It was kind of hard to miss Sunday’s long-awaited story in the New York Times on grassroots pro-life Democrats, as it was smack in the middle of A1, atop the fold. I’m guessing it is a follow-up on their April 9 story that had poll data showing how the Democrat Party’s hard-left activists don’t represent most of the party faithful.
So they sent a reporter not to the South, where a lot of conservative Democrats live, but to western Pennsylvania. Having lived four years in the county just north of Pittsburgh, I know that it’s the Bible Belt of the Rust Belt.
But as far as I could tell, the reporter didn’t go near a house of worship. That’s a big journalism problem, in this case.
PITTSBURGH — Abortion is an issue that Lynndora Smith-Holmes goes back and forth on. “Six of one, half dozen of the other,” she said the other day as she finished her lunch break.
“Does it go back to people having abortions in back alleys? Haven’t we overcome that?” she asked, questioning the restrictive laws passed recently in states like Alabama and Kentucky.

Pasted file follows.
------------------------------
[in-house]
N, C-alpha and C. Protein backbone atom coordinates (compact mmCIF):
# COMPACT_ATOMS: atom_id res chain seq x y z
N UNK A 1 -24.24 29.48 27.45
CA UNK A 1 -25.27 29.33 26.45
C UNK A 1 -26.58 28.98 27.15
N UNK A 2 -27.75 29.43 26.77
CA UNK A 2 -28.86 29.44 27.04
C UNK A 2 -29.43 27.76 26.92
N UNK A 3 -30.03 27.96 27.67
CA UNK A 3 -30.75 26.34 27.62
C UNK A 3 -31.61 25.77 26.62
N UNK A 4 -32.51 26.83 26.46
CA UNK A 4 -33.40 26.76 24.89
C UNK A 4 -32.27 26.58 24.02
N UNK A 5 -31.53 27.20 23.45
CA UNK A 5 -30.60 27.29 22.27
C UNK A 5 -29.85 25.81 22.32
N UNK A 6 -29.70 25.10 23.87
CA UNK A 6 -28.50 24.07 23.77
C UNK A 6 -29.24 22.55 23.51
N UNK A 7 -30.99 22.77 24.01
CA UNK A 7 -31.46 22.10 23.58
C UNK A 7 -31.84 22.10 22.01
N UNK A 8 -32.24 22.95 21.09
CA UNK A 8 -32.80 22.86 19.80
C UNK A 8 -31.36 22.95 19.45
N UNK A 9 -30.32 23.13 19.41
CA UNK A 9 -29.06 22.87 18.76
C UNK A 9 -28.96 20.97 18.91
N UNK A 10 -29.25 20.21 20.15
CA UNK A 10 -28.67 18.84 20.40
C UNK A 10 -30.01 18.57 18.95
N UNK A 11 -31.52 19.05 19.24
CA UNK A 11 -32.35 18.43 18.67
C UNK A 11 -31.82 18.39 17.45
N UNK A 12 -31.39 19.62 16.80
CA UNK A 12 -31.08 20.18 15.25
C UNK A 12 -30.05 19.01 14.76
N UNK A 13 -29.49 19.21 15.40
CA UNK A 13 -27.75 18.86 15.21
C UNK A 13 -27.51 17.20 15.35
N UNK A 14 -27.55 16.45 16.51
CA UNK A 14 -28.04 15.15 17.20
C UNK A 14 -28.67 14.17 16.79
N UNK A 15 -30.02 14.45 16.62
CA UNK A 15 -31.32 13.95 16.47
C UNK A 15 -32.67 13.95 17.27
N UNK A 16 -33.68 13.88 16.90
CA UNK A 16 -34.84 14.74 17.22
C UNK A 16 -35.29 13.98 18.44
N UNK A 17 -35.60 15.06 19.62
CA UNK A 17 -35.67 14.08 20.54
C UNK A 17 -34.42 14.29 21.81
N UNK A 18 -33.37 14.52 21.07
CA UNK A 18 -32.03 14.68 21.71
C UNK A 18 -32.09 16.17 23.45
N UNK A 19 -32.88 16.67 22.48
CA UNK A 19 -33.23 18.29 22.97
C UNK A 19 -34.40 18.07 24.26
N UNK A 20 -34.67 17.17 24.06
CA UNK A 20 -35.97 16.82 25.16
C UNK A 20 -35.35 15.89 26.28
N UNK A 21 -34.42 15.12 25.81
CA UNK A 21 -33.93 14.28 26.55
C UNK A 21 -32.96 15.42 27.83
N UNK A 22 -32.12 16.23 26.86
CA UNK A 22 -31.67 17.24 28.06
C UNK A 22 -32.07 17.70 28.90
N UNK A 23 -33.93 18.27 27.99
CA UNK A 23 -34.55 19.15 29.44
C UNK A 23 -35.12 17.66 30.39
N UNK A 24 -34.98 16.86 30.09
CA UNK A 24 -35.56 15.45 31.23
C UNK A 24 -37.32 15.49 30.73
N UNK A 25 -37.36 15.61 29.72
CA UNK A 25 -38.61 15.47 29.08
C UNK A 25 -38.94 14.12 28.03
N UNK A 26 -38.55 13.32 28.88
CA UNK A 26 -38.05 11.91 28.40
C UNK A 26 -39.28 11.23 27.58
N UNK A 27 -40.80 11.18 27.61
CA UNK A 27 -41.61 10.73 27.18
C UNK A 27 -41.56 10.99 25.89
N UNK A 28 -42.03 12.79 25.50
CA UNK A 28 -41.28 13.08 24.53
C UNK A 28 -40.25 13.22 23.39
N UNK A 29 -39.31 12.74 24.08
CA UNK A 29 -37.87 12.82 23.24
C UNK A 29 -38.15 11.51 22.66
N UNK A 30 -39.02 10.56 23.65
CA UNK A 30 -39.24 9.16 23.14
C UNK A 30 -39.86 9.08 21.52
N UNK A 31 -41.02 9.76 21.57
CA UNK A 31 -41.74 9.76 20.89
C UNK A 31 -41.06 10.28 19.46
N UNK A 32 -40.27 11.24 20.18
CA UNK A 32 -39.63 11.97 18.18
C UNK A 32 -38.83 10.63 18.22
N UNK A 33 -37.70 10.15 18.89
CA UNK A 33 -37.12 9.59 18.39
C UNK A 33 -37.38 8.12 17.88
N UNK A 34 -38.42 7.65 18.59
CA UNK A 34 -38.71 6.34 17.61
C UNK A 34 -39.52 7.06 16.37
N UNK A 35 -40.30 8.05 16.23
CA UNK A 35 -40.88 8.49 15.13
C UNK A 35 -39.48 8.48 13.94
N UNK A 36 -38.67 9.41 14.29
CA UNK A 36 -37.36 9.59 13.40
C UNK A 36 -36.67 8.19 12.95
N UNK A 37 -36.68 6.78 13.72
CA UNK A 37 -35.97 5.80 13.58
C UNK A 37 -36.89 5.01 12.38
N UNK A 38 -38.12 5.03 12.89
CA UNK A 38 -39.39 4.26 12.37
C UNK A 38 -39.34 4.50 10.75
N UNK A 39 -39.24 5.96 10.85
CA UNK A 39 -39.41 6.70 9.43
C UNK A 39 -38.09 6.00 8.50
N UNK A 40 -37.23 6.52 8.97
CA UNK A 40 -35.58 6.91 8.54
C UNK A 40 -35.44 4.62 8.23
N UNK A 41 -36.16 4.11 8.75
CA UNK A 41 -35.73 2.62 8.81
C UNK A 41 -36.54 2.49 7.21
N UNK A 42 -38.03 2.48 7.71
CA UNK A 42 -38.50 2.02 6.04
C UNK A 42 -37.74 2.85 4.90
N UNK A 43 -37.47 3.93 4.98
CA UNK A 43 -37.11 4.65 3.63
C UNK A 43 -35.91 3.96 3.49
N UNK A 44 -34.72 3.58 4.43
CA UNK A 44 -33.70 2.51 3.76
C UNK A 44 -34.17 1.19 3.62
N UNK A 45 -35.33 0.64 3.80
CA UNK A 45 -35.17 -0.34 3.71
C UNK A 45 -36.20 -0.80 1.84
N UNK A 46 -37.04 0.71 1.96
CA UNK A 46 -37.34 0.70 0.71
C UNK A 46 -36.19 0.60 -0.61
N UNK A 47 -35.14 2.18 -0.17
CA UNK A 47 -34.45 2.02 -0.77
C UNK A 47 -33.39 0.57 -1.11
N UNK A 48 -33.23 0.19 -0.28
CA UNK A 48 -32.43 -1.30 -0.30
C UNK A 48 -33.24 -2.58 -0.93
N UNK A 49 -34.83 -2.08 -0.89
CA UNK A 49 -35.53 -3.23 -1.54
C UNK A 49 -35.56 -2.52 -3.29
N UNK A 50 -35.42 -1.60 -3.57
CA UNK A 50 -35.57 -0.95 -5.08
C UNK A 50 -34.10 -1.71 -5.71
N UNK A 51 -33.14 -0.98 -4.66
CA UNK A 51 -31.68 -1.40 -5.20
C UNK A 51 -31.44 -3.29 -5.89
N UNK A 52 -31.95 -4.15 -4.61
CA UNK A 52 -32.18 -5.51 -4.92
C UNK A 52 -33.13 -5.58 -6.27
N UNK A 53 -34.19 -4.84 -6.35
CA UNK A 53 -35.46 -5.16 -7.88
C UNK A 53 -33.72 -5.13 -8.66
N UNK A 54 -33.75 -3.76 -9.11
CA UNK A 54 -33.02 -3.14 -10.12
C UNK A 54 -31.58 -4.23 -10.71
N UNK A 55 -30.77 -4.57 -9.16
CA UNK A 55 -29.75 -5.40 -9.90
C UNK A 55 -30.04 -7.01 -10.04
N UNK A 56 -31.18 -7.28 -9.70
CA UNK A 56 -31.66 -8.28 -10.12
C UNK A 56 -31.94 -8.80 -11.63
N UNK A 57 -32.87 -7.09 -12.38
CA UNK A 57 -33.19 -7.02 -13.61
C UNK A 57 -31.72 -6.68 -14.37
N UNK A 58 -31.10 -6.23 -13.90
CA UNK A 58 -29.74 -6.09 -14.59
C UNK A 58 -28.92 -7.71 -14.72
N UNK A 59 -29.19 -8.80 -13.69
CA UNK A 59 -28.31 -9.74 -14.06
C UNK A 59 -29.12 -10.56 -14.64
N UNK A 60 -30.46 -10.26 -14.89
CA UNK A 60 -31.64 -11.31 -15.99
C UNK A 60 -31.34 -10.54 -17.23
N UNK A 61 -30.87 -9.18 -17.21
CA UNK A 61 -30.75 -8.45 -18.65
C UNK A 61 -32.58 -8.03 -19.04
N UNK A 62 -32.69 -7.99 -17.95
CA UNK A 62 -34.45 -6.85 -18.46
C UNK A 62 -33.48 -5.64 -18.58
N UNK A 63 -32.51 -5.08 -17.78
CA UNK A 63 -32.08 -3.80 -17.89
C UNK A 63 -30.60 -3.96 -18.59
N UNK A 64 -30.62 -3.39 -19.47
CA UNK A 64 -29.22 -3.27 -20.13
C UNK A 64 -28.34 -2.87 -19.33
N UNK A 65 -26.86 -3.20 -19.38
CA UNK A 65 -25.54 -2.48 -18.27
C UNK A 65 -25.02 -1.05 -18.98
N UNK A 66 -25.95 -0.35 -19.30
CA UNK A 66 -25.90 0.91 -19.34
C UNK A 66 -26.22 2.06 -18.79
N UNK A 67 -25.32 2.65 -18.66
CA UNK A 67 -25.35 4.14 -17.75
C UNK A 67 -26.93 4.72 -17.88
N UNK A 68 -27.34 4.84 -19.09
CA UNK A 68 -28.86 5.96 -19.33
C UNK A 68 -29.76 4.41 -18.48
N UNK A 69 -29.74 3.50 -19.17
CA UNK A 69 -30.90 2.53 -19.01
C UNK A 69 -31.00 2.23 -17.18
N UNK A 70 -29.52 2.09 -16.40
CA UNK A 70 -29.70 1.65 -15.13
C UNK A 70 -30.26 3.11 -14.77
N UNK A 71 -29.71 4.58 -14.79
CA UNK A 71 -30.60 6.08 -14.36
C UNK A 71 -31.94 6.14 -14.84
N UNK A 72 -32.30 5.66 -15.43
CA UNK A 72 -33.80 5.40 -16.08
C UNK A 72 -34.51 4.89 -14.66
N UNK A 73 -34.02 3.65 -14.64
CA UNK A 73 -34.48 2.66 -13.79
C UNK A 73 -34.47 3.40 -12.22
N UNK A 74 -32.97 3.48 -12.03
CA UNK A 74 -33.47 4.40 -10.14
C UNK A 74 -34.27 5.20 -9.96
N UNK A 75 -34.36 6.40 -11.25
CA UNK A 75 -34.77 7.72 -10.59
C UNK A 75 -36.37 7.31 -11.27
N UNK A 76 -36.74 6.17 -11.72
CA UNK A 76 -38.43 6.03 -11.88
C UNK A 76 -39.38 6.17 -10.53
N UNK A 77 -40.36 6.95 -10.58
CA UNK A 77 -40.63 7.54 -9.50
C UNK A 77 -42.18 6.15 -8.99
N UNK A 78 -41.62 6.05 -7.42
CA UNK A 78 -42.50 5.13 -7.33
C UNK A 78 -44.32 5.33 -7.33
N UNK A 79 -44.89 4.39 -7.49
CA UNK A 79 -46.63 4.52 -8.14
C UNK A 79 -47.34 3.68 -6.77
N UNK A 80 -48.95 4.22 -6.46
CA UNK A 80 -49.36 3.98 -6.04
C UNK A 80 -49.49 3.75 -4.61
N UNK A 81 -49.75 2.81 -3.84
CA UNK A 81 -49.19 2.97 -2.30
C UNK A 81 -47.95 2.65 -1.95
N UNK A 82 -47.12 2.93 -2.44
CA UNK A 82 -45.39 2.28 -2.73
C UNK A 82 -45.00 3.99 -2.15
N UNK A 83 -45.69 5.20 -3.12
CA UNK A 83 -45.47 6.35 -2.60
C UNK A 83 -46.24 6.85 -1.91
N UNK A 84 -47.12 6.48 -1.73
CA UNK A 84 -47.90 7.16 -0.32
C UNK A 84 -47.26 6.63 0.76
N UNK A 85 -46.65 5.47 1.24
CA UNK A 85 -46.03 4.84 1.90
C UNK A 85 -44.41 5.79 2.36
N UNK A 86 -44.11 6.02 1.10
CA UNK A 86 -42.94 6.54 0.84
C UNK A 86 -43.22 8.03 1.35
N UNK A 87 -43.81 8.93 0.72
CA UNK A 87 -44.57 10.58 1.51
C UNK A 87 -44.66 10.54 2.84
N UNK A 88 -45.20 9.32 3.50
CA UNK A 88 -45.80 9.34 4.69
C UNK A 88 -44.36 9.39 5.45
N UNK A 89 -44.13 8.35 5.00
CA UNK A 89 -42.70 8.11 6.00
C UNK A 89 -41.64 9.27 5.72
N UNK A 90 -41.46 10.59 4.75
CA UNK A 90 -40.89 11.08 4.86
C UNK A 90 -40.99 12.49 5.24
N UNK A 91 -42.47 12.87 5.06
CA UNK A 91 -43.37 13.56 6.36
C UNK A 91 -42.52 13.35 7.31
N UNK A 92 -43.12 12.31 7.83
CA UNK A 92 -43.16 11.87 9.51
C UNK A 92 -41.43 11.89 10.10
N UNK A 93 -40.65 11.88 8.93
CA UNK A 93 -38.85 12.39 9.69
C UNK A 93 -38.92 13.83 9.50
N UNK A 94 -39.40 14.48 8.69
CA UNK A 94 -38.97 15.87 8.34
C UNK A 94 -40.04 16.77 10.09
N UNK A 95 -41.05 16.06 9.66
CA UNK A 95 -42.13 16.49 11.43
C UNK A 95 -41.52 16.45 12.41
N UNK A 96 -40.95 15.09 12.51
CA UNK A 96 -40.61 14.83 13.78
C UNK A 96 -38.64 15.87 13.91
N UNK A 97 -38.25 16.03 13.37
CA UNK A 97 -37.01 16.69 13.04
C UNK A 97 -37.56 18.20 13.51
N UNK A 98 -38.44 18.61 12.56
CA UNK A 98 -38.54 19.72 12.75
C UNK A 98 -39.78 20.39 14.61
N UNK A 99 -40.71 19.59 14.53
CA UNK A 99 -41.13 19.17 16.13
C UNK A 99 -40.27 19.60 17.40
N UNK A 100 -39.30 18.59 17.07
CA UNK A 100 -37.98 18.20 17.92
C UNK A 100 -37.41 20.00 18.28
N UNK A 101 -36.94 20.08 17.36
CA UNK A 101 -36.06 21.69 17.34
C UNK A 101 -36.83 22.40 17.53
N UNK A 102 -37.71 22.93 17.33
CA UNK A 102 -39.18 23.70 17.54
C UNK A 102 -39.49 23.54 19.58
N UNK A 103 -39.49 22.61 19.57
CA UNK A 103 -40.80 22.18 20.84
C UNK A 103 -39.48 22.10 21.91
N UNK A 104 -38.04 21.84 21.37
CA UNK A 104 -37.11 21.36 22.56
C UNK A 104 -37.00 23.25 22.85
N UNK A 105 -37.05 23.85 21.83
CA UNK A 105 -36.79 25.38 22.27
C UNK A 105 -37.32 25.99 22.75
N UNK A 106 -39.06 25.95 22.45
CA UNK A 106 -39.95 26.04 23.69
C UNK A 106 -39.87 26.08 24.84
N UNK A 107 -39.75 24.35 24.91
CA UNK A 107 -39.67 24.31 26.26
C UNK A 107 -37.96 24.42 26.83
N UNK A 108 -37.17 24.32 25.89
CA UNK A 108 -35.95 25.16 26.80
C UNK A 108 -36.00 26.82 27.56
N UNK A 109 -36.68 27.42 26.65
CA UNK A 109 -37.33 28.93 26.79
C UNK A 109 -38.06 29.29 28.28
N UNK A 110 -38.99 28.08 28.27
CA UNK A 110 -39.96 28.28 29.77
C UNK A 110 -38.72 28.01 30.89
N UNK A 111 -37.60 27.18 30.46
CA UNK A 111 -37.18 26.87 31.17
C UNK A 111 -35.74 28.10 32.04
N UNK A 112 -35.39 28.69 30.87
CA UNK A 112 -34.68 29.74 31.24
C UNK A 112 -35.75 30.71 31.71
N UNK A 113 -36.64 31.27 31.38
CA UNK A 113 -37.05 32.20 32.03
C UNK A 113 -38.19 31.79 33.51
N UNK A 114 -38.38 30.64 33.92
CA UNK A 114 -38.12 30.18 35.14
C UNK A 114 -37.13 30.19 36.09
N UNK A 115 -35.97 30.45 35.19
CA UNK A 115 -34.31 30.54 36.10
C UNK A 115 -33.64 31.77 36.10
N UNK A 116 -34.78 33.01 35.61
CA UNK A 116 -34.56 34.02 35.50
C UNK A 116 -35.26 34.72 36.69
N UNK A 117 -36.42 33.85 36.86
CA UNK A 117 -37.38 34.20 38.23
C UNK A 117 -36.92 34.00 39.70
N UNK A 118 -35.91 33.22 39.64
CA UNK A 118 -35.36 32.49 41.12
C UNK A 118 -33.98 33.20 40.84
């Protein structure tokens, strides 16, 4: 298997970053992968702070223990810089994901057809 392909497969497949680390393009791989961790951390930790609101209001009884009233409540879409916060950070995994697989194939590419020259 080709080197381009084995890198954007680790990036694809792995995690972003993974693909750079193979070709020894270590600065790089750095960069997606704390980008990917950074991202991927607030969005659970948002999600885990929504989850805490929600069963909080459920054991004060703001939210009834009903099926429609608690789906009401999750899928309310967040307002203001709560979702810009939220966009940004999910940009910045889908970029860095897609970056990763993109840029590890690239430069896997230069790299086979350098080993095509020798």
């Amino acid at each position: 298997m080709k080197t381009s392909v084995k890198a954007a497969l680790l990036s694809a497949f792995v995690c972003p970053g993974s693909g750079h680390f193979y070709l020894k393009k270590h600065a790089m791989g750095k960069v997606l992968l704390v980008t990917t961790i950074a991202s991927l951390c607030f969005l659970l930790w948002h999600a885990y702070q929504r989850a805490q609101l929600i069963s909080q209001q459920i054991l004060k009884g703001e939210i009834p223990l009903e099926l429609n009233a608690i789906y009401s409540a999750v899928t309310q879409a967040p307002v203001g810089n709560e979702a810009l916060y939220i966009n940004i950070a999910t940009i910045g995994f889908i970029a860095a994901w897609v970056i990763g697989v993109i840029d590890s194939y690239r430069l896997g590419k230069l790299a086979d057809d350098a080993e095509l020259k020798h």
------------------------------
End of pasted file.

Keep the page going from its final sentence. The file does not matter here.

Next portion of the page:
At the same time, Ms. Smith-Holmes, who works for a day care center in the Allentown neighborhood of Pittsburgh and votes Democratic, said there should be limits. And she is not comfortable with the idea of taxpayer money going to fund abortions — a position that has become almost impossible to hold in the Democratic presidential primary. “Who’s paying for these?” she wondered.
That’s about all we hear about Smith-Holmes. Wouldn’t it be nice to know if Smith-Holmes has any religious background that informs her thoughts on abortion? In terms of statistics, that would be a logical angle to pursue.
There are still some opponents of abortion barely hanging on as Democrats. “I’m really sad because I don’t want to be a Republican,” said Jeannie Wallace French of Pittsburgh, who has worked with groups like Feminists for Life, which oppose abortion but are less partisan than many mainstream groups.